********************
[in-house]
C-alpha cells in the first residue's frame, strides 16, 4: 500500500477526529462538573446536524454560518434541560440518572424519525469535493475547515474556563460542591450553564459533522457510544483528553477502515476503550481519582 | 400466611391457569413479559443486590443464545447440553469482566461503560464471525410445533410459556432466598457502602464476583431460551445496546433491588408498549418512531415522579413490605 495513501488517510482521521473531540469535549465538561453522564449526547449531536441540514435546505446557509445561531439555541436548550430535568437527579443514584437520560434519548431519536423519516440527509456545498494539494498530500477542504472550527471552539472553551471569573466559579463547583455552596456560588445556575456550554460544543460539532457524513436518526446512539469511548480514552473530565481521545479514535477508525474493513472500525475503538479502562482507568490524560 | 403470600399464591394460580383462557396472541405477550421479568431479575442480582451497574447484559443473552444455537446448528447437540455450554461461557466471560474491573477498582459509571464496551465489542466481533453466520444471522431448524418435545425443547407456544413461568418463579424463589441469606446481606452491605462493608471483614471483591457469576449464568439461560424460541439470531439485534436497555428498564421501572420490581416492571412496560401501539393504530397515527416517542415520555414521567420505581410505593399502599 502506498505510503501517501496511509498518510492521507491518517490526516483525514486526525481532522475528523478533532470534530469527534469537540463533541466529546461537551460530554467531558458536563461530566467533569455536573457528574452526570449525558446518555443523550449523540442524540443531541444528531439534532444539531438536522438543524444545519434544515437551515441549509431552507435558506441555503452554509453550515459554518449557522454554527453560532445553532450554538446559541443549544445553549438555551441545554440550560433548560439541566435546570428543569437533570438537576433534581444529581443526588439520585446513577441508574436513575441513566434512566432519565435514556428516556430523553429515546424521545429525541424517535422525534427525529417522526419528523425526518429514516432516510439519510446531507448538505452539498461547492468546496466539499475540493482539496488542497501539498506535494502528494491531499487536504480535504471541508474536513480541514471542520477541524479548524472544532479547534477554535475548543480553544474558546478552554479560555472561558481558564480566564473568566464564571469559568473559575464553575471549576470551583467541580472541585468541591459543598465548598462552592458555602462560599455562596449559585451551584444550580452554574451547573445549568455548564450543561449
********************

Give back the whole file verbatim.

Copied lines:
[in-house]
C-alpha cells in the first residue's frame, strides 16, 4: 500500500477526529462538573446536524454560518434541560440518572424519525469535493475547515474556563460542591450553564459533522457510544483528553477502515476503550481519582 | 400466611391457569413479559443486590443464545447440553469482566461503560464471525410445533410459556432466598457502602464476583431460551445496546433491588408498549418512531415522579413490605 495513501488517510482521521473531540469535549465538561453522564449526547449531536441540514435546505446557509445561531439555541436548550430535568437527579443514584437520560434519548431519536423519516440527509456545498494539494498530500477542504472550527471552539472553551471569573466559579463547583455552596456560588445556575456550554460544543460539532457524513436518526446512539469511548480514552473530565481521545479514535477508525474493513472500525475503538479502562482507568490524560 | 403470600399464591394460580383462557396472541405477550421479568431479575442480582451497574447484559443473552444455537446448528447437540455450554461461557466471560474491573477498582459509571464496551465489542466481533453466520444471522431448524418435545425443547407456544413461568418463579424463589441469606446481606452491605462493608471483614471483591457469576449464568439461560424460541439470531439485534436497555428498564421501572420490581416492571412496560401501539393504530397515527416517542415520555414521567420505581410505593399502599 502506498505510503501517501496511509498518510492521507491518517490526516483525514486526525481532522475528523478533532470534530469527534469537540463533541466529546461537551460530554467531558458536563461530566467533569455536573457528574452526570449525558446518555443523550449523540442524540443531541444528531439534532444539531438536522438543524444545519434544515437551515441549509431552507435558506441555503452554509453550515459554518449557522454554527453560532445553532450554538446559541443549544445553549438555551441545554440550560433548560439541566435546570428543569437533570438537576433534581444529581443526588439520585446513577441508574436513575441513566434512566432519565435514556428516556430523553429515546424521545429525541424517535422525534427525529417522526419528523425526518429514516432516510439519510446531507448538505452539498461547492468546496466539499475540493482539496488542497501539498506535494502528494491531499487536504480535504471541508474536513480541514471542520477541524479548524472544532479547534477554535475548543480553544474558546478552554479560555472561558481558564480566564473568566464564571469559568473559575464553575471549576470551583467541580472541585468541591459543598465548598462552592458555602462560599455562596449559585451551584444550580452554574451547573445549568455548564450543561449